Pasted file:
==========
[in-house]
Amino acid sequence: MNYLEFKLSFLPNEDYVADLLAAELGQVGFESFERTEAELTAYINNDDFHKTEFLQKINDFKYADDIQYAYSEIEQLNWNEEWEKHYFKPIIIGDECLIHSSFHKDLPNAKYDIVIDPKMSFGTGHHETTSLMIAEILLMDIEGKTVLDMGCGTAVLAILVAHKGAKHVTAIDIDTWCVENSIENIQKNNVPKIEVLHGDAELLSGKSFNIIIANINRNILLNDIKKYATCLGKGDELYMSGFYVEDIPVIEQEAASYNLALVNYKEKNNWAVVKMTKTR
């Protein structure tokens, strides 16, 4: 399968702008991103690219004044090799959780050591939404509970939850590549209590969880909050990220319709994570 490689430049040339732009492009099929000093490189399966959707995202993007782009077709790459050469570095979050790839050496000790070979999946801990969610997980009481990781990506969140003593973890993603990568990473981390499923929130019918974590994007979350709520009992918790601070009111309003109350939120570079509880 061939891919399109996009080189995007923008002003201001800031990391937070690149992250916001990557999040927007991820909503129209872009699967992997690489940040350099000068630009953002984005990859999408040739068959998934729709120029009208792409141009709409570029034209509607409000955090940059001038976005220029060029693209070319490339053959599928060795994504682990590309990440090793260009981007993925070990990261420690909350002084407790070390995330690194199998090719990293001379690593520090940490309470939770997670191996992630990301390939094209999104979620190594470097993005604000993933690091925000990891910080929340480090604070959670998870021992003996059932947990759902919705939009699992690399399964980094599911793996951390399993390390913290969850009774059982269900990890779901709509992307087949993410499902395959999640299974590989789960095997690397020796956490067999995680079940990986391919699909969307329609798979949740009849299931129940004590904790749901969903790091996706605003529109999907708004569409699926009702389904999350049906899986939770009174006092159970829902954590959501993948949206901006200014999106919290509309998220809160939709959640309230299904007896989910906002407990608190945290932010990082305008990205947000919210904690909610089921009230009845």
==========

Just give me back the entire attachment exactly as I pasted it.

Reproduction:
[in-house]
Amino acid sequence: MNYLEFKLSFLPNEDYVADLLAAELGQVGFESFERTEAELTAYINNDDFHKTEFLQKINDFKYADDIQYAYSEIEQLNWNEEWEKHYFKPIIIGDECLIHSSFHKDLPNAKYDIVIDPKMSFGTGHHETTSLMIAEILLMDIEGKTVLDMGCGTAVLAILVAHKGAKHVTAIDIDTWCVENSIENIQKNNVPKIEVLHGDAELLSGKSFNIIIANINRNILLNDIKKYATCLGKGDELYMSGFYVEDIPVIEQEAASYNLALVNYKEKNNWAVVKMTKTR
């Protein structure tokens, strides 16, 4: 399968702008991103690219004044090799959780050591939404509970939850590549209590969880909050990220319709994570 490689430049040339732009492009099929000093490189399966959707995202993007782009077709790459050469570095979050790839050496000790070979999946801990969610997980009481990781990506969140003593973890993603990568990473981390499923929130019918974590994007979350709520009992918790601070009111309003109350939120570079509880 061939891919399109996009080189995007923008002003201001800031990391937070690149992250916001990557999040927007991820909503129209872009699967992997690489940040350099000068630009953002984005990859999408040739068959998934729709120029009208792409141009709409570029034209509607409000955090940059001038976005220029060029693209070319490339053959599928060795994504682990590309990440090793260009981007993925070990990261420690909350002084407790070390995330690194199998090719990293001379690593520090940490309470939770997670191996992630990301390939094209999104979620190594470097993005604000993933690091925000990891910080929340480090604070959670998870021992003996059932947990759902919705939009699992690399399964980094599911793996951390399993390390913290969850009774059982269900990890779901709509992307087949993410499902395959999640299974590989789960095997690397020796956490067999995680079940990986391919699909969307329609798979949740009849299931129940004590904790749901969903790091996706605003529109999907708004569409699926009702389904999350049906899986939770009174006092159970829902954590959501993948949206901006200014999106919290509309998220809160939709959640309230299904007896989910906002407990608190945290932010990082305008990205947000919210904690909610089921009230009845």